“Diversity education is crucial to the mission and purpose of our institution in preparing our students to navigate successfully in our global society,” she said. “A multi-ethnic, global consciousness needs to be cultivated both for its general educational value and for its practical utility in a world of increasingly interdependent economies and cultures.”
The Intercultural Center, which was a unique concept for a community college campus at the time, came out of an Intercultural Task Force established in the mid-1990s. The task force conducted an internal assessment of diversity on the KCKCC campus as well as the academic curriculum needs and human resources concerns. There were no blueprints to follow among community colleges in the state of Kansas. However, based on the assessment, the need for diversity and inclusion was identified and KCKCC was able to develop a Mission Statement, goals and objectives that challenged the institution to be a transformational community college; serving multicultural and international education. Scott, a professor in the Social and Behavioral Science Division, said the results of the assessment determined that the college was ready to move forward toward a more inclusive environment.
“Looking at KCKCC’s history of a primarily Eurocentric/monoculture environment, with the lack of diversity among our college employees and recognizing that diversity education needed to be imbedded across the curriculum, the diversity task force helped to revitalize campus diversity initiatives,” Scott said. “As co-facilitators of the task force, CeCe Prieto Morehouse (retired KCKCC ESL director) and I advocated for a visible, tangible and inclusive place for campus and community to come together for diversity orientation, programs and training,” she said. “Obtaining and construction of the physical space required for the Intercultural Center proved to be a challenge. In addition, financial resources, the need for full-time personnel and/or appropriate release time for planning and implementation were also problematic. However, though perseverance and support of the administration, the Intercultural Center was opened in 1997.”
The Intercultural Center was designed to provide students, faculty and staff as well as those in the community with an environment that celebrates the cultural contributions of the diverse populations at KCKCC. Scott was one of two co-founders of the ICC, served as co-director and was the first full-time director until passing the torch in 2010.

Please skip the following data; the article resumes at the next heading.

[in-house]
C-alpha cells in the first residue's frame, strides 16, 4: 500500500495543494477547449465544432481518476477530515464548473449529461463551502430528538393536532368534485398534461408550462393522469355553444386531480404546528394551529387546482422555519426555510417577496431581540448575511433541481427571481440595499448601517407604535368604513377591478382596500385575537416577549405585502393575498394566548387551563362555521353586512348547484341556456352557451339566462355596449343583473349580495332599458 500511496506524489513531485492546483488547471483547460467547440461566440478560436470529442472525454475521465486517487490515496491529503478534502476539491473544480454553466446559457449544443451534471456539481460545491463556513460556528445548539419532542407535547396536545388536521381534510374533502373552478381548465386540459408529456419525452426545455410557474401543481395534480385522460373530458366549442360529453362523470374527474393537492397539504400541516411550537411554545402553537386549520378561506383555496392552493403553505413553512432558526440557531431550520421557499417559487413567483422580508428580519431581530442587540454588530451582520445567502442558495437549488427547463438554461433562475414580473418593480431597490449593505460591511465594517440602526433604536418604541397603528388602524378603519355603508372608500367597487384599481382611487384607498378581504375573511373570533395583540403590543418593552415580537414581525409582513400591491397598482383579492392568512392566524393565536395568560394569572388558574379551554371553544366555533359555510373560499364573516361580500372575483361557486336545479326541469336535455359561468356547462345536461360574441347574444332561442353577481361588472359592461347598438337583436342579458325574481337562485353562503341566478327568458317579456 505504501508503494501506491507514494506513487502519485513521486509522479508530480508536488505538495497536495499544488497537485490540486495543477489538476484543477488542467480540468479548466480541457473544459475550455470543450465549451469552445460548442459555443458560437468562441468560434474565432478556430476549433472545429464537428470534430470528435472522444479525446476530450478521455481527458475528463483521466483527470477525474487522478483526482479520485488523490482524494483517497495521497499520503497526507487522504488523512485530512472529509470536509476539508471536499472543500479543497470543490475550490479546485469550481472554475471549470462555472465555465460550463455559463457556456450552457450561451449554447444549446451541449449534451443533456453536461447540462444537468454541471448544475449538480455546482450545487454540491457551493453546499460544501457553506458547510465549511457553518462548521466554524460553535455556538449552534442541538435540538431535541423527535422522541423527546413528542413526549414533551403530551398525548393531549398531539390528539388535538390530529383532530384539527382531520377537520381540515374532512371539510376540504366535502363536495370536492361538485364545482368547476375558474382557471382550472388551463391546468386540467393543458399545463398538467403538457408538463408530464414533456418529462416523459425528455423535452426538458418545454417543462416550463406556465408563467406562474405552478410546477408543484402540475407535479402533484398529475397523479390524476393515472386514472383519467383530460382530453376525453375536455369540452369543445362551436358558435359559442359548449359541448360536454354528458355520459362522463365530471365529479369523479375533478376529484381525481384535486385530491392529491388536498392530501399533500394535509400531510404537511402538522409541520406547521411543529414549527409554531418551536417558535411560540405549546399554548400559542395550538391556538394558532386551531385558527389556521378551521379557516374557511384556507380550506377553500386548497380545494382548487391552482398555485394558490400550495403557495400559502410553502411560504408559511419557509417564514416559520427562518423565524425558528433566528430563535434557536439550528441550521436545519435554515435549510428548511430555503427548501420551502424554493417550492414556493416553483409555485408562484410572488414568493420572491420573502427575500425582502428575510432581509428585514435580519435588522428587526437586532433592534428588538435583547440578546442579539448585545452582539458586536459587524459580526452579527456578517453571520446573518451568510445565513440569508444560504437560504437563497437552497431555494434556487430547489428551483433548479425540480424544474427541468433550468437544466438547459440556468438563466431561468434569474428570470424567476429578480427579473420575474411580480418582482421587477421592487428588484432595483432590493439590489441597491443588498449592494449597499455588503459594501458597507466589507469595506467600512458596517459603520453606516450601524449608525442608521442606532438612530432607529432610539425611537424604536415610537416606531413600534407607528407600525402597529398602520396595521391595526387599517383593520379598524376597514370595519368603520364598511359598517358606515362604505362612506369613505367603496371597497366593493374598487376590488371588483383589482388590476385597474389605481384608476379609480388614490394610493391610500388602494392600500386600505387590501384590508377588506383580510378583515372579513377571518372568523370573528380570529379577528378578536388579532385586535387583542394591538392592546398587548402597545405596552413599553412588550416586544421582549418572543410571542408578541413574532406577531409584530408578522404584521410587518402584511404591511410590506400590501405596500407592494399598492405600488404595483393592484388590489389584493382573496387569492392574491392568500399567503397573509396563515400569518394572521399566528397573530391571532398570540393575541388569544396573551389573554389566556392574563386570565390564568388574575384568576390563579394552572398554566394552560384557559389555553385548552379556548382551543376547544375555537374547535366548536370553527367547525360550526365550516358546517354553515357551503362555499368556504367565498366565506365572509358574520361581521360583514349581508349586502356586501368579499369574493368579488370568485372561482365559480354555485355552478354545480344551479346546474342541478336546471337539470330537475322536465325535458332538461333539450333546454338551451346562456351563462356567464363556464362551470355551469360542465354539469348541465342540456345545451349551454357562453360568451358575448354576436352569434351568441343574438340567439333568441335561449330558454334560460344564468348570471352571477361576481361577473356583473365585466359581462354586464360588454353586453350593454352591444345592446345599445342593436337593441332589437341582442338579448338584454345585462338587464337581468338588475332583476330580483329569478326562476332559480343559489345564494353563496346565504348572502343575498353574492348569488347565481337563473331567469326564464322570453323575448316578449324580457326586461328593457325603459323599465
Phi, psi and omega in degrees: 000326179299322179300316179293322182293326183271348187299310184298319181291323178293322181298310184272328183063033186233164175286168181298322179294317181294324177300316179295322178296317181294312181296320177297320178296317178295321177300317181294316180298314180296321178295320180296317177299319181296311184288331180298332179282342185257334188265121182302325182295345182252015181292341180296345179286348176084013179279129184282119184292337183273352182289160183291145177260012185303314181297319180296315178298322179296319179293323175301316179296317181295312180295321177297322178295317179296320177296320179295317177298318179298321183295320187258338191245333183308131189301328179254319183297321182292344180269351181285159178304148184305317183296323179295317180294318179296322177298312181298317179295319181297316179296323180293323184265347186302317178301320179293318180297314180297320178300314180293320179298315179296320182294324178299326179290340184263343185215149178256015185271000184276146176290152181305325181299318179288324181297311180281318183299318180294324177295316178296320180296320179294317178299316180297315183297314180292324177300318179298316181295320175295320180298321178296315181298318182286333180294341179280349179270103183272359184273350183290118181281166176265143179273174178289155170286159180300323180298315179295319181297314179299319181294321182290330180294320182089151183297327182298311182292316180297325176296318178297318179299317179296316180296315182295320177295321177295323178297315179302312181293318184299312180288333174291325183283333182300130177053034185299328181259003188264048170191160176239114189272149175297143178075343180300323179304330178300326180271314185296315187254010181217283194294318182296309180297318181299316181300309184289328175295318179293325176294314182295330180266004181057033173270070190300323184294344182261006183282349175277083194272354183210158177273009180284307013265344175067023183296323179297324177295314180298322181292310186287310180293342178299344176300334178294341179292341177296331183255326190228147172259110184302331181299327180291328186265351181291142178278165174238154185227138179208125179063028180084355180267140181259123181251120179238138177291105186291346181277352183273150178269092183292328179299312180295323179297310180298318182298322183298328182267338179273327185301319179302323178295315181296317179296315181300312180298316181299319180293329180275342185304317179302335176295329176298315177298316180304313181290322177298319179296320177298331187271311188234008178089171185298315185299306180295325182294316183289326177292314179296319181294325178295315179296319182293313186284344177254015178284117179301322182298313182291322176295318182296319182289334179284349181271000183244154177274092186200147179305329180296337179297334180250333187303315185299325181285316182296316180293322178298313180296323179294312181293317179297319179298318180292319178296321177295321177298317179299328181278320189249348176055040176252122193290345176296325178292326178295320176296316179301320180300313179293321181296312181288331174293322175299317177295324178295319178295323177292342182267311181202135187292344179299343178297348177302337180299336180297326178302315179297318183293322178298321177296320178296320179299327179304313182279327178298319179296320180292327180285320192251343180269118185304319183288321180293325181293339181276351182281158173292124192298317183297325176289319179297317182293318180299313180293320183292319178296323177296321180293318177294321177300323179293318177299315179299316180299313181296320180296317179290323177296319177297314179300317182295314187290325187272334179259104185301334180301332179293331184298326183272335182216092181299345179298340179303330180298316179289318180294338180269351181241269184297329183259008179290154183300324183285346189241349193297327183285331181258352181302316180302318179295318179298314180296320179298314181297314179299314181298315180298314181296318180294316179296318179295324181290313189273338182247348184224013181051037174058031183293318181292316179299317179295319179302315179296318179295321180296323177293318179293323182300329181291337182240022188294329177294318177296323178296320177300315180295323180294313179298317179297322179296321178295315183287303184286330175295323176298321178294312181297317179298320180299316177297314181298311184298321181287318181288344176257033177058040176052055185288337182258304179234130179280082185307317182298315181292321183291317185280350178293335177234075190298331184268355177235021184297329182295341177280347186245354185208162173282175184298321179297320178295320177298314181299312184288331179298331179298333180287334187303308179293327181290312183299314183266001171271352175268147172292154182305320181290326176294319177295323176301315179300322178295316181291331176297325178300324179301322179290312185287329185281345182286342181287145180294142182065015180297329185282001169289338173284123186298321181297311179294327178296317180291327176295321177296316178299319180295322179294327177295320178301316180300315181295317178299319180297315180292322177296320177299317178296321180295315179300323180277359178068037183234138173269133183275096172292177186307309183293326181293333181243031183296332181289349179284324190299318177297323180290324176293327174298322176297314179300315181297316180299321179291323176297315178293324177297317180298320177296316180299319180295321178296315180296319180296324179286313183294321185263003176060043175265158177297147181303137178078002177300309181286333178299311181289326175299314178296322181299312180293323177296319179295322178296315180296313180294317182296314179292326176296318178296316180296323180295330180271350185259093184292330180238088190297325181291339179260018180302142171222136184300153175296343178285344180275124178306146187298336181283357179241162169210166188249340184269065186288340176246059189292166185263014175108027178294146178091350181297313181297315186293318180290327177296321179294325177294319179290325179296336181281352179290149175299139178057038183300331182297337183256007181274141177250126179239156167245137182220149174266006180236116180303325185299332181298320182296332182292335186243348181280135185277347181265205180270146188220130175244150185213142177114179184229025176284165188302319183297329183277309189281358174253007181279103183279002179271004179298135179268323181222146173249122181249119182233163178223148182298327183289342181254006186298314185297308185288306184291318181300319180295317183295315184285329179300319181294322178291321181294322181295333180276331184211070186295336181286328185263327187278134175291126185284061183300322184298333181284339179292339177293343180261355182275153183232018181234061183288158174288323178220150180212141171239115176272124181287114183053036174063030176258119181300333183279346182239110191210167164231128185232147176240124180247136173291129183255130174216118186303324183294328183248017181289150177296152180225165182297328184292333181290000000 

“In addition to getting the Intercultural Center open, it was also important to have a cross catalyst group of employees join the conversations and make contributions to the strategy needed to fully embrace a multicultural environment and education” she said. Thus was born the Intercultural Council; open to any and all employees who wanted to commit their time. The council became the engine for multicultural organizational development and implementation was a collective effort minimizing fear of change within the college. Continuous encouragement of the campus community was needed in order to have ownership through involvement and participation. On-going diversity leadership training was needed, encouraged and acquired for employees at all levels including members of the Board of Trustees.”
A Community Advisory Board was established to get response from the local community. This added another level to intercultural relations. Through it all, Scott said she had “continuous support and encouragement” from students, employees of the college and the community.
“The Intercultural Center’s Mission Statement embodied fostering greater cultural interaction and education, provided a diversity of programs, cultural events and activities that enhance and promote cross cultural relations and builds campus spirit,” she said. “I would be remiss not to say that I did not have challenges and obstacles from individuals who had skepticism regarding the initiatives and programs from ICC. However, I grew up with an open heart and open mind during a tumultuous time in history (the 1960s) and have learned to live a life enriched by the beauty of diversity and inclusion. When you are able to walk the talk, you tend to have a passion for your purpose and a desire to overcome the challenges required for success.
“As the first director of the Intercultural Center, I was able to devote full-time to the facilitation of diversity education and inclusion at all levels of the college and partnering with our local community. I was able to add a chapter to the college’s history in intercultural relations and provide leadership in transforming Kansas City Kansas Community College,” Scott said. “I am honored to see the impact that the ICC has had in promoting diversity and inclusion in all aspects of campus life,” she said. “I would like to think my leadership efforts helped to make an impact on hiring a more diverse campus community. In addition, substantial changes in the campus environment occurred by displaying the procurement of diverse art and artifacts from public and private entities.”
Scott said her roles as co-founder and director of the Intercultural Center has provided personal and professional growth opportunities. She said her role as an educator-professor is significantly gratifying and has provided the greatest impact with students and colleagues.
“KCKCC is still making history and this is an important time to acknowledge the progress made and understand that there is still much to learn and do as we move forward in recognizing our cross cultural histories,” she said. “I am also optimistic that the current leadership has and will continue with the mission, goals and objectives of Intercultural Center as they are connected to the ‘Mission and Purpose’ of the college.”
Kelly Rogge is the public information supervisor at Kansas City Kansas Community College.